Speak Your Mind
Every artist needs to hear feedback from people about her work to see different perspectives on the work. I encourage you to leave comments, ideas and questions on the blog.
Saturday, August 22, 2009
I originally wrote this post for the Netfilmmakers.dk blog in which this machinima is being shown. The actual machinima is online here.
Broken Rainbow Cloudy Night took place in the night sky of Second Life 300 meters above the Brooklyn Is Watching sim in mid 2008. As the name suggests, it was a cloudy night and I purposely set up the installation at the level in the sky where the clouds form the thickest. I had become curious about what kind of space and visual experience could be possible using lines at 90 degrees alternating in color and translucency. As with many of my virtual works, I wanted an experience where patterns both visual and audio revealed themselves as the avatar viewer moved (in this case flew) through the work. Broken Rainbow was created incrementally, as it developed I layered new 3D shapes (prims), scripts that determined motion and random color, the outer contained pattern, animation and interactive soundscape. While I have never been much of a painter, I believe this piece developed much like an abstract painting in multiple x,y,z planes.
Use of Color and Light
I was trying to push the intensity of color and glowing light to almost uncomfortable levels using primary colors on a black night sky. And by using a native Second Life glow effect compounded by transparency, I wanted to at times overwhelm the viewer and at others fade out to negative space. One surprise was the way the layers of zig-zag patterns acidly burned through each, largely depending on how the viewer positioned herself. I was interested in how color and light could alternate between solid and transparent, flattening the viewing plane and then dropping away to reveal space beyond.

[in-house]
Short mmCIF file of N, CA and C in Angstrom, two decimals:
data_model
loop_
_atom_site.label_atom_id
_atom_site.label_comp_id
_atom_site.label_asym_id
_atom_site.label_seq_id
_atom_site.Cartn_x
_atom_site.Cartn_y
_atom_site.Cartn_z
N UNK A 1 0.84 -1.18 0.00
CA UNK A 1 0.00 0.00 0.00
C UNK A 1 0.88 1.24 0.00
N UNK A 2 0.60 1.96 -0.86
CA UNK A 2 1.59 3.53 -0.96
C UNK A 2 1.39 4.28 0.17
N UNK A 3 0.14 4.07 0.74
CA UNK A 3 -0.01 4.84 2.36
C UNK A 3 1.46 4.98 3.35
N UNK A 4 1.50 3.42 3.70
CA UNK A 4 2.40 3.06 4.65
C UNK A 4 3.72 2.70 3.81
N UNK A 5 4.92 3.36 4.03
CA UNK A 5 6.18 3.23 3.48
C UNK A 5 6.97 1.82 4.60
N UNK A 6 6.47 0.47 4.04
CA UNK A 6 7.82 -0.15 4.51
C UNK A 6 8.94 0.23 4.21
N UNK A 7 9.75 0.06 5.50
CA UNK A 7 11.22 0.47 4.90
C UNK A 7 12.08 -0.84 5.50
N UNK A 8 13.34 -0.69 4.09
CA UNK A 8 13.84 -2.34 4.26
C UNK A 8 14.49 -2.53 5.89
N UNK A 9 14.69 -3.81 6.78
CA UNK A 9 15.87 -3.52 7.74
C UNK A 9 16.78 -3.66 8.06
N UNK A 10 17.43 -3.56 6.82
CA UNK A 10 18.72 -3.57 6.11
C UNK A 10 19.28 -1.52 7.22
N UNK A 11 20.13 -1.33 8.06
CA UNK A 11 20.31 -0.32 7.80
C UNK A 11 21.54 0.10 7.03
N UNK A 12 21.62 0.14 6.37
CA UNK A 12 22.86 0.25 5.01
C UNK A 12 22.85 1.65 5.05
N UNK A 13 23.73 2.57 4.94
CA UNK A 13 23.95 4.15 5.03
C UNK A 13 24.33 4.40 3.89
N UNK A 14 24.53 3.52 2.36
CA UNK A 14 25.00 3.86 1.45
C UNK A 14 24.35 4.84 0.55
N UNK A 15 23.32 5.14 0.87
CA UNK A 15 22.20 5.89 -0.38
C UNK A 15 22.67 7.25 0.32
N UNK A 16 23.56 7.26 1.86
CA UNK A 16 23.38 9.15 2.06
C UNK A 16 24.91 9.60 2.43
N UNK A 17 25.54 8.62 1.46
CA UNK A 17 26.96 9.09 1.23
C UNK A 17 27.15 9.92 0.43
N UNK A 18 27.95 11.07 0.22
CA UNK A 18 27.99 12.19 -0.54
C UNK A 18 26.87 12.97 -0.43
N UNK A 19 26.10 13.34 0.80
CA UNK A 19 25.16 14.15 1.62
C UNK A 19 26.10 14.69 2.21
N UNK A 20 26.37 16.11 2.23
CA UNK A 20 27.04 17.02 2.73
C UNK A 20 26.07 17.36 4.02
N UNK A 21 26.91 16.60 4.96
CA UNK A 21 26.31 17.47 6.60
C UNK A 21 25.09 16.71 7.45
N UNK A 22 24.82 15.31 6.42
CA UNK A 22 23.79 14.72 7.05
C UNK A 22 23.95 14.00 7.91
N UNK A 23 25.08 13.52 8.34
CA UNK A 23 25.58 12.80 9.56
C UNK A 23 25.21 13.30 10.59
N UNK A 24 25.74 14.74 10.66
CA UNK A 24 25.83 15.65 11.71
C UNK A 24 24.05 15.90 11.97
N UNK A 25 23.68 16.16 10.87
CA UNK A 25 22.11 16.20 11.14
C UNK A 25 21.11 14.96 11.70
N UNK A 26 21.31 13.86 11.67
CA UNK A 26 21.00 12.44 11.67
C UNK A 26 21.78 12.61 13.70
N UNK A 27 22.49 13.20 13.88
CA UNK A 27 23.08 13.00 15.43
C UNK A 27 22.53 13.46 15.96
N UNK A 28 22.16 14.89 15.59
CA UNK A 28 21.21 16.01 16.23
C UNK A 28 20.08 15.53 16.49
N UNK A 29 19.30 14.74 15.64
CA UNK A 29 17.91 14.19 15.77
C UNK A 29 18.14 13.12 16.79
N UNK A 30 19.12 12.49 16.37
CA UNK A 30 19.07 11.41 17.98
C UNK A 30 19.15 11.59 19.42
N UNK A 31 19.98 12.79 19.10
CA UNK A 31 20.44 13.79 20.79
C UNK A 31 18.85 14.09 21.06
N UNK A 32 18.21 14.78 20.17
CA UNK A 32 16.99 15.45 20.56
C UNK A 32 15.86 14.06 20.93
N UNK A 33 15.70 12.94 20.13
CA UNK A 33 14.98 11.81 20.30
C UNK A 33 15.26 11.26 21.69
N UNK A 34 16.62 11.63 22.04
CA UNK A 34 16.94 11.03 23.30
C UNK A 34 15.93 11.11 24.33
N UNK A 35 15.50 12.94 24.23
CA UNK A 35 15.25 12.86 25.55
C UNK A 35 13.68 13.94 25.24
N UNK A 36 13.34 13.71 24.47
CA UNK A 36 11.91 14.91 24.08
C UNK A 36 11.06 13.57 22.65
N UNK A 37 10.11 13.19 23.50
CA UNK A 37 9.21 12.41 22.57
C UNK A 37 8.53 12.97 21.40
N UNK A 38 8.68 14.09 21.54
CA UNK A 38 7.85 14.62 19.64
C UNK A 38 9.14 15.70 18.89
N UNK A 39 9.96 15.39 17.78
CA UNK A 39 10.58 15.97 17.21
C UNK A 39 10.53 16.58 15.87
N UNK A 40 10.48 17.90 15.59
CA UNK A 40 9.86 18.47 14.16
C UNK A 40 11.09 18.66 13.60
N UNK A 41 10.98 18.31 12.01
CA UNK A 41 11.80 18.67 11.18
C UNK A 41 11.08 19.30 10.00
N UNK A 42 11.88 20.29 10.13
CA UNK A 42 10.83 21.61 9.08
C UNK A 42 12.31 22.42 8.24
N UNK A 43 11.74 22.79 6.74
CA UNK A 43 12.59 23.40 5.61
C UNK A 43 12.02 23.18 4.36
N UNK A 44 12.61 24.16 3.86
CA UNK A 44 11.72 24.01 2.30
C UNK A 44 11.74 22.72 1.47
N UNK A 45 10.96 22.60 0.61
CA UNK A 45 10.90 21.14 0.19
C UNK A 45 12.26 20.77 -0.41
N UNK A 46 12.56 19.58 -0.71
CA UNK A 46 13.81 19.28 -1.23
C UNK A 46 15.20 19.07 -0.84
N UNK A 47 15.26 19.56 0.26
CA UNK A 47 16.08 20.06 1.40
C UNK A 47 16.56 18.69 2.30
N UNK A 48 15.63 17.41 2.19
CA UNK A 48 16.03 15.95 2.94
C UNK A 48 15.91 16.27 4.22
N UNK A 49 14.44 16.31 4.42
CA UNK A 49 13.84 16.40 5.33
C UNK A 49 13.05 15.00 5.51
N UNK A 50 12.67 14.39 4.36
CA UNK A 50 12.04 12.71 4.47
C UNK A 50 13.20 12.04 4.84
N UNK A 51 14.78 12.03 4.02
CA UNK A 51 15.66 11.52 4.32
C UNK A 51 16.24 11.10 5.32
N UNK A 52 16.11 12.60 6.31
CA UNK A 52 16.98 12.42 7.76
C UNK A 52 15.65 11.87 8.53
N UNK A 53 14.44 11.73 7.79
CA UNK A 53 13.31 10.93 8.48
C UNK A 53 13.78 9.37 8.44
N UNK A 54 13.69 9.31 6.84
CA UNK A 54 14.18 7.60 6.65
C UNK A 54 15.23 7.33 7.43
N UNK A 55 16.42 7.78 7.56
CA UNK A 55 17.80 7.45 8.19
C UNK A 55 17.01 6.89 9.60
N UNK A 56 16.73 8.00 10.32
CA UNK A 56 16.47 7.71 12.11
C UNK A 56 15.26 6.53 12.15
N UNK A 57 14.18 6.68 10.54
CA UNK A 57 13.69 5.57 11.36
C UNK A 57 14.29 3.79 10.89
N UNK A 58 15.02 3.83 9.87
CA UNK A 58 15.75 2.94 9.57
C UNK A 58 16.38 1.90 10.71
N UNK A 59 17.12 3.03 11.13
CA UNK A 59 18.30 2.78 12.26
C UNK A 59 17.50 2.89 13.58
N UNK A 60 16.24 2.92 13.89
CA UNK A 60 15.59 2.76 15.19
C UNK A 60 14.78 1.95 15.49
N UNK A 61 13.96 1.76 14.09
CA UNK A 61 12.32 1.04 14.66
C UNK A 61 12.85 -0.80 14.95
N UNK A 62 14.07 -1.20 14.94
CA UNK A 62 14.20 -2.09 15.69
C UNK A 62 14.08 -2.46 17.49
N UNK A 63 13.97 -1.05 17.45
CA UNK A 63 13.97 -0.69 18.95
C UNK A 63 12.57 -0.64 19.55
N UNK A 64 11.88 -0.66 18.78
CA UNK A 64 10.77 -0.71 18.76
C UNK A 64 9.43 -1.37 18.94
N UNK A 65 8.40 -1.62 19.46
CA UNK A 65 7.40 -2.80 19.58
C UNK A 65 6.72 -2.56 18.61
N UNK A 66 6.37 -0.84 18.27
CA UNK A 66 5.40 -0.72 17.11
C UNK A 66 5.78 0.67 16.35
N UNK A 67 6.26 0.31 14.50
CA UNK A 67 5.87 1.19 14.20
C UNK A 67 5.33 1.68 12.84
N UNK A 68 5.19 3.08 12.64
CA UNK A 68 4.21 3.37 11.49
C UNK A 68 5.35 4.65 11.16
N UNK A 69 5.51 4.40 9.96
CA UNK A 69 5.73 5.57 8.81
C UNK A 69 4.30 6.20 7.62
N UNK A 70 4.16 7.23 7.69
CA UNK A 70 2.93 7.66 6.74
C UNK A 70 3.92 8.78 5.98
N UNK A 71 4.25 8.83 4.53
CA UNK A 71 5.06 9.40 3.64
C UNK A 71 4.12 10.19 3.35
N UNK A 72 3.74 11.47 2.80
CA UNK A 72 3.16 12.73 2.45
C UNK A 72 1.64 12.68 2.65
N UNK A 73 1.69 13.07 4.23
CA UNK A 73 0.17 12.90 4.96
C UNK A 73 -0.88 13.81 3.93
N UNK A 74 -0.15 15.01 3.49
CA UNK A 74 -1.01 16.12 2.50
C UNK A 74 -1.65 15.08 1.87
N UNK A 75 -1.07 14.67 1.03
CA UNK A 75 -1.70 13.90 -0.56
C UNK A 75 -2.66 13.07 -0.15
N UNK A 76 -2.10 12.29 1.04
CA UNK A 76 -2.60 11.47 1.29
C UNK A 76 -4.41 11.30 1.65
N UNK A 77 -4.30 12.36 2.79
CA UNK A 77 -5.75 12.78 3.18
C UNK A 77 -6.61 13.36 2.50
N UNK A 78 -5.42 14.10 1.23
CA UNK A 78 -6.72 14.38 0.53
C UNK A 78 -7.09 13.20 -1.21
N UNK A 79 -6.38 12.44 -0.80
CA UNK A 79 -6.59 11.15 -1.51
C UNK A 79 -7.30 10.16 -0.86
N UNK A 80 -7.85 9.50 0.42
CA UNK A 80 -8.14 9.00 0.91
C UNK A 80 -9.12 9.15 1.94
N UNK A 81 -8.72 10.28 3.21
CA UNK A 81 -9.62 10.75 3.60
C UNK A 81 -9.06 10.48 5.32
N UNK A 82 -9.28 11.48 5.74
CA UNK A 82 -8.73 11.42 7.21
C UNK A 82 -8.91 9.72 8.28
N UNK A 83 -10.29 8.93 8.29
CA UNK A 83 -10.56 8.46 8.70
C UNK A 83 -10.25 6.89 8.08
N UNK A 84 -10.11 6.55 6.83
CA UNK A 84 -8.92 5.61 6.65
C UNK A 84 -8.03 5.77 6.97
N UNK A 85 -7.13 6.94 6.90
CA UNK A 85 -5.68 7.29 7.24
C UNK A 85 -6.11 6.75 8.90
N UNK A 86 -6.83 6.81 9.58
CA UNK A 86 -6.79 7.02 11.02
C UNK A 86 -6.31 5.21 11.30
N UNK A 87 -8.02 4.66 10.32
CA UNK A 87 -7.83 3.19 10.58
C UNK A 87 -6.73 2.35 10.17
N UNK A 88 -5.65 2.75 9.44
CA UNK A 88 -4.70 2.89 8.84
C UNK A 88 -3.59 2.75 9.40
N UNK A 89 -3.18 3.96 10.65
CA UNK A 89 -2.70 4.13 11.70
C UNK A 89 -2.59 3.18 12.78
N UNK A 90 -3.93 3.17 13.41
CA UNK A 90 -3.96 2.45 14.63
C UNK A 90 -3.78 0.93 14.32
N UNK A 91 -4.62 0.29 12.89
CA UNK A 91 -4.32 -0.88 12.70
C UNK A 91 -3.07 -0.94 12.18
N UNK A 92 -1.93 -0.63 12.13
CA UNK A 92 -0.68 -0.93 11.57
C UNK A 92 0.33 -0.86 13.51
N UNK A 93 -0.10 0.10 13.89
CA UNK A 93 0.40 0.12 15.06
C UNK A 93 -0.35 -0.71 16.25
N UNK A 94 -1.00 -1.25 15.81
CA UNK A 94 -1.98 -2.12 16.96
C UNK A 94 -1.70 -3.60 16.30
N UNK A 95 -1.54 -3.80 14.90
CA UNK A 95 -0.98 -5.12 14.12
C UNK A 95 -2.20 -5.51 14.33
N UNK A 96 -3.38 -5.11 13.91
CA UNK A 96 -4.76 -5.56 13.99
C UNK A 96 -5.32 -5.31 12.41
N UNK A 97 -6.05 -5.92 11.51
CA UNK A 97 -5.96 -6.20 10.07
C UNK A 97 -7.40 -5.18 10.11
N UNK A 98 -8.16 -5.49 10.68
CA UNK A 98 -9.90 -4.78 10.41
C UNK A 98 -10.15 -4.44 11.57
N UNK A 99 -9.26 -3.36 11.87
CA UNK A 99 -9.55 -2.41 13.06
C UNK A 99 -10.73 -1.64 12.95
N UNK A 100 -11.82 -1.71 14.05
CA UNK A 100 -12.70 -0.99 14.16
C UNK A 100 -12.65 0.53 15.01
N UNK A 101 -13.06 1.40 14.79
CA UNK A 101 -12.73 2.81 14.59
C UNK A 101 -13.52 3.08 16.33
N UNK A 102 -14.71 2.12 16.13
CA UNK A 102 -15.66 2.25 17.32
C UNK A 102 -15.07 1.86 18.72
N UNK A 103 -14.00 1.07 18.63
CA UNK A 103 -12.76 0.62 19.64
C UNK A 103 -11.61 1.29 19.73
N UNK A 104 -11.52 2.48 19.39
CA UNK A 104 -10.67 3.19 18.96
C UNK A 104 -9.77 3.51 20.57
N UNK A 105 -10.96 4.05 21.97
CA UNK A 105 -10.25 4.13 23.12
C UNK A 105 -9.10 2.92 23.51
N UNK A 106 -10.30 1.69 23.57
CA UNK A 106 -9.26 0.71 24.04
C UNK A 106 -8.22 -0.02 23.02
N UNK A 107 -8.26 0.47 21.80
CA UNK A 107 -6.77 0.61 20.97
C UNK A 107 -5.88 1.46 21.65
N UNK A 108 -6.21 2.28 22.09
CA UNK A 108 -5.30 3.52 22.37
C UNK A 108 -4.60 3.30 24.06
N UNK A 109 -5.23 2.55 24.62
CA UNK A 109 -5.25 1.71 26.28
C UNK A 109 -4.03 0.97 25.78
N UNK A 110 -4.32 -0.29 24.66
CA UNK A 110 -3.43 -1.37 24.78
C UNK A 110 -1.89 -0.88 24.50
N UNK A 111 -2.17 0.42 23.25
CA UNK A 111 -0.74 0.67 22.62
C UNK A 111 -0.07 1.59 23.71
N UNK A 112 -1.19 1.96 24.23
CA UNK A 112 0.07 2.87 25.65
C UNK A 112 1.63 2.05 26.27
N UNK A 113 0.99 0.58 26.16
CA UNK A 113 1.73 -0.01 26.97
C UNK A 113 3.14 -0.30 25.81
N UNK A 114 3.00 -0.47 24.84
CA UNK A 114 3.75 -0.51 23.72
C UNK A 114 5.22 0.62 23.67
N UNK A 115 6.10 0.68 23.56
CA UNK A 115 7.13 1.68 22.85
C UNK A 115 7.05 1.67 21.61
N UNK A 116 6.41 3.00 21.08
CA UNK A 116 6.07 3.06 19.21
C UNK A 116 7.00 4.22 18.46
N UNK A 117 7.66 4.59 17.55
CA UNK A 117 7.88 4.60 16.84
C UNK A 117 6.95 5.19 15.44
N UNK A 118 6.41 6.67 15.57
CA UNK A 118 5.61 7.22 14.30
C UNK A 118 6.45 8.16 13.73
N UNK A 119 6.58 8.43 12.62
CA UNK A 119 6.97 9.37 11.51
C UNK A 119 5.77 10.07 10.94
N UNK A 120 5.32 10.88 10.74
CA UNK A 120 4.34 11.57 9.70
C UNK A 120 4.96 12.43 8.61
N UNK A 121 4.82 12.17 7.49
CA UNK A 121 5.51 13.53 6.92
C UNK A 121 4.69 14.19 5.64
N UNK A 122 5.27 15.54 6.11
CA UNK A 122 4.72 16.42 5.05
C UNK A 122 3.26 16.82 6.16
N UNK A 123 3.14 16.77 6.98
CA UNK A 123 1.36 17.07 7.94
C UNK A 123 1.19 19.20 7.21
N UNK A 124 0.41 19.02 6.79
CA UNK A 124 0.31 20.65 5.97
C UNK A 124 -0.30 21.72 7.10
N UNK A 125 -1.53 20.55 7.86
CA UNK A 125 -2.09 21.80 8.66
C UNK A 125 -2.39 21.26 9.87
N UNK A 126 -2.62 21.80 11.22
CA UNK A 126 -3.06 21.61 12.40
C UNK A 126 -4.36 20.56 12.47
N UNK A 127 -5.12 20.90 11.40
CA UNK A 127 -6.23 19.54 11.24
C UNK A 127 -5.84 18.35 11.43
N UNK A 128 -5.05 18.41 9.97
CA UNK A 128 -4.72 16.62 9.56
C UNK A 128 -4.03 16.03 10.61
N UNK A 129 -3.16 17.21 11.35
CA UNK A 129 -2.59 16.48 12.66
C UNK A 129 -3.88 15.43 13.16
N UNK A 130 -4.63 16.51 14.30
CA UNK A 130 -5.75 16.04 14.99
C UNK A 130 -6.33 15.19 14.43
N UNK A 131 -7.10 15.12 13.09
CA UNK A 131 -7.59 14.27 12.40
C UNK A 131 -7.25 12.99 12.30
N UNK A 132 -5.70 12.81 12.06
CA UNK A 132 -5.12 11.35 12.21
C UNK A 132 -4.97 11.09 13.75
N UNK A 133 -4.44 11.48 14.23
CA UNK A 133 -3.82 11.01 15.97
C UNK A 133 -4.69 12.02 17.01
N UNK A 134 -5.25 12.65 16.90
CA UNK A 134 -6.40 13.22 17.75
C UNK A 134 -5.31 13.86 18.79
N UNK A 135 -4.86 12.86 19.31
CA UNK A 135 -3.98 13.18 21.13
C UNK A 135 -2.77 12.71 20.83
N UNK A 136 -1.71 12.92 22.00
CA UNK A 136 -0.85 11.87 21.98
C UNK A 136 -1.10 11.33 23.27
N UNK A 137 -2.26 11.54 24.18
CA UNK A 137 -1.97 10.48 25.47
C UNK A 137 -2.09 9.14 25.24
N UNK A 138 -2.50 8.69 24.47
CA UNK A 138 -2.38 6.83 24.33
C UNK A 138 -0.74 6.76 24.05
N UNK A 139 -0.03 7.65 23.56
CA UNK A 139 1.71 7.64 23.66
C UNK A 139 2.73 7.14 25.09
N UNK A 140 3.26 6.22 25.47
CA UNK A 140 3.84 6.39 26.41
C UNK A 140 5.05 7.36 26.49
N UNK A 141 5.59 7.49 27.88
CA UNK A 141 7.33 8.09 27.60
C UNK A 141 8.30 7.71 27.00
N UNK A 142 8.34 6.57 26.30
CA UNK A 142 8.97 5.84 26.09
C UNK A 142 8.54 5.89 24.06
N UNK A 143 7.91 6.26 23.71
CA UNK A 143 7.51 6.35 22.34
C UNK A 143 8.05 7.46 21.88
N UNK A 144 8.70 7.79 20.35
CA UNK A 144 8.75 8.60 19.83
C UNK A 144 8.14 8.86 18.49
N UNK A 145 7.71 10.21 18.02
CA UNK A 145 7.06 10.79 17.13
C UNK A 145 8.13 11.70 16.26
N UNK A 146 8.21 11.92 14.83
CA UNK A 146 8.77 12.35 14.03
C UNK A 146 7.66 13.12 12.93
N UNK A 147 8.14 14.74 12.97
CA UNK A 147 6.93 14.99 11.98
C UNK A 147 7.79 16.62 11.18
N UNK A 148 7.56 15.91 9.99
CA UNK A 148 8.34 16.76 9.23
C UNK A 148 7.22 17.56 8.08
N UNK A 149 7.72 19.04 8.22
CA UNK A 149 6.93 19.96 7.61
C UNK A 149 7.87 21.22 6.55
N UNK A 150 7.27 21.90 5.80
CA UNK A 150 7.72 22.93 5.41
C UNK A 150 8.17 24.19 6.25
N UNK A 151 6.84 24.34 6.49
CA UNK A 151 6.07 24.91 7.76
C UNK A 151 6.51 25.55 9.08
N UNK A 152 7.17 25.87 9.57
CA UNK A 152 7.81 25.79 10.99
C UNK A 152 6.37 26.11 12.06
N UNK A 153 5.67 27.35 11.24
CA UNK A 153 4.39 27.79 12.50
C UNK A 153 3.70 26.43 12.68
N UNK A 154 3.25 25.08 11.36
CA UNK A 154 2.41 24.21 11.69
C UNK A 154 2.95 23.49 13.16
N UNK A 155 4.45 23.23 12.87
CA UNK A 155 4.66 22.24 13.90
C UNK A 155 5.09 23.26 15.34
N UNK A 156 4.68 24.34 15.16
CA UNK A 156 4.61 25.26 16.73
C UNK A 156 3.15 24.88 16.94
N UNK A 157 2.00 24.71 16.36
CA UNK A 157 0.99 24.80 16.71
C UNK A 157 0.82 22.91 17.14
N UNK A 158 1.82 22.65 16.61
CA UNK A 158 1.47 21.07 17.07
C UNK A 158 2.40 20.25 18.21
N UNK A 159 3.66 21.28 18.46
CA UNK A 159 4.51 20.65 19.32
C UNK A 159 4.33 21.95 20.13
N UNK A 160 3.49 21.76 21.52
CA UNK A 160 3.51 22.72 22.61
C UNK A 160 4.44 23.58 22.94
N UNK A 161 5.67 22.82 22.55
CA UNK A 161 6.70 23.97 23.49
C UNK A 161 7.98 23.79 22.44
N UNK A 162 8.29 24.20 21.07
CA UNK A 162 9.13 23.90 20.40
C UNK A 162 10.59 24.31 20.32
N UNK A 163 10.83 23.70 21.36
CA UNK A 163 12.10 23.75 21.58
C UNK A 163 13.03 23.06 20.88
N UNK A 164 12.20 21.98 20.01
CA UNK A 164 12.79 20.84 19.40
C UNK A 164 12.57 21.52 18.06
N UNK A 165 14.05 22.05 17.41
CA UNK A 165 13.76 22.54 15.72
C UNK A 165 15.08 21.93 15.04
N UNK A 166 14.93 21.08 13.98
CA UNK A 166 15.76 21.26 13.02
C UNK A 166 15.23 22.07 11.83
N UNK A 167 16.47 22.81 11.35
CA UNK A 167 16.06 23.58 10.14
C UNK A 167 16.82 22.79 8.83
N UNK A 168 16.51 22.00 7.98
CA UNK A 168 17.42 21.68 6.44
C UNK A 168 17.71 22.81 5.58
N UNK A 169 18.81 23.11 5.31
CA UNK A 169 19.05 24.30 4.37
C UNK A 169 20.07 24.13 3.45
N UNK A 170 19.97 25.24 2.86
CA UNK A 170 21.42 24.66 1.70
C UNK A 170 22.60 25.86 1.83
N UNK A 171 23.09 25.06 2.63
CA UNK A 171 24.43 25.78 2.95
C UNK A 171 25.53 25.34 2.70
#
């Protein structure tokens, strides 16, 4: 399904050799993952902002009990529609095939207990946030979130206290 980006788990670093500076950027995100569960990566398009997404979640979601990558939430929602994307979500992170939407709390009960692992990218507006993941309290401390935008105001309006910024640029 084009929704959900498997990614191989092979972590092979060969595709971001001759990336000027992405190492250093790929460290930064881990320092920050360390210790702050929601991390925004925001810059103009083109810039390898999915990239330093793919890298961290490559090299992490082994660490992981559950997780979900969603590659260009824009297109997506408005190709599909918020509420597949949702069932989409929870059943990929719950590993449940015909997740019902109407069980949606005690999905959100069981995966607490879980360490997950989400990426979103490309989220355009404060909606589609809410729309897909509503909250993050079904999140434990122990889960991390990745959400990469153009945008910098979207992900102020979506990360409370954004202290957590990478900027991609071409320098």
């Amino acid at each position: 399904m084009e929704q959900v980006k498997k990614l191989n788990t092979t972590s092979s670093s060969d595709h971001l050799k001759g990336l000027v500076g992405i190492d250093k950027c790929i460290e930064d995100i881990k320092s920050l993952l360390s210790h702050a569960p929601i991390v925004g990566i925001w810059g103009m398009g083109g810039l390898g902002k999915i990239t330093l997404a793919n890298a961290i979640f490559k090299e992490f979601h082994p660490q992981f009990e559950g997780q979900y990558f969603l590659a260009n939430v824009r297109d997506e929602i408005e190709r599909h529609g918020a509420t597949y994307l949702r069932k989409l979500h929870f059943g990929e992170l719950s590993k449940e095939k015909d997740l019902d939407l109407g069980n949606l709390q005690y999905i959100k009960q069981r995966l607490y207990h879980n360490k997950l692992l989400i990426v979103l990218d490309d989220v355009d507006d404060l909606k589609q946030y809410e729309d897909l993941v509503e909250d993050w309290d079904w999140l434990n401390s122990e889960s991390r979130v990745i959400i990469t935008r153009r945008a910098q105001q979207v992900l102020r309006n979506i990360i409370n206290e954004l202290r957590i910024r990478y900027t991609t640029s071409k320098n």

Unlike most of my works in Second Life which I have copy of backed up in my avatar's inventory, due to an unfortunate event this video is all that remains of the piece. So in a way, the work only exists today in a machinima state. With the video, I intended to place the viewer in the position of my avatar to replicate as much as possible the experience of being present within the light installation. This was done by moving through the piece and capturing the immersive quality of the experience, viewing the forms and light affects in a variety of positions, and triggering the audio as a soundscape effected by the avatar's motion. It was important for this video to show the avatar's body in relation to the art work to understand the ephemeral yet architectural quality of the piece. In other machinima I have made I chose not to show the avatar in reference to the piece to take a more filmic approach. However, this video was intended to show the interaction of the avatar in time and space rather be a disembodied camera. I find this more compelling as it focuses us on the idea of an alternate space (what DC Spensley has dubbed hyperformalism) that borrows little from real life yet is still in relation to a simulated physical being and our interactions in the environment. In this way, it stretches the idea of the abstract. More important to me, the immersiveness makes us aware of ourselves in a situation, having an experience and bringing our own interpretations to the piece.
On Painting, Film and Space
As both the creator and spectator of Broken Rainbow, I often felt that I was creating a new kind of painting that had the potential of taking on any number of compositions. Then it occurred to me that the kinetic quality bordered on filmmaking, creating frame upon frame of continuous, non-narrative experience. Yet precursor to both the 2D painterly quality and the machinima was the installation and this notion that this was a virtual space that one could explore and be present inside. I believe one's perspective of the piece depends a great deal on each viewer's level of interaction and one's preconceptions of the piece. Because of these contradictions, showing the work as machinima raises questions about what we're looking at and how we think about art.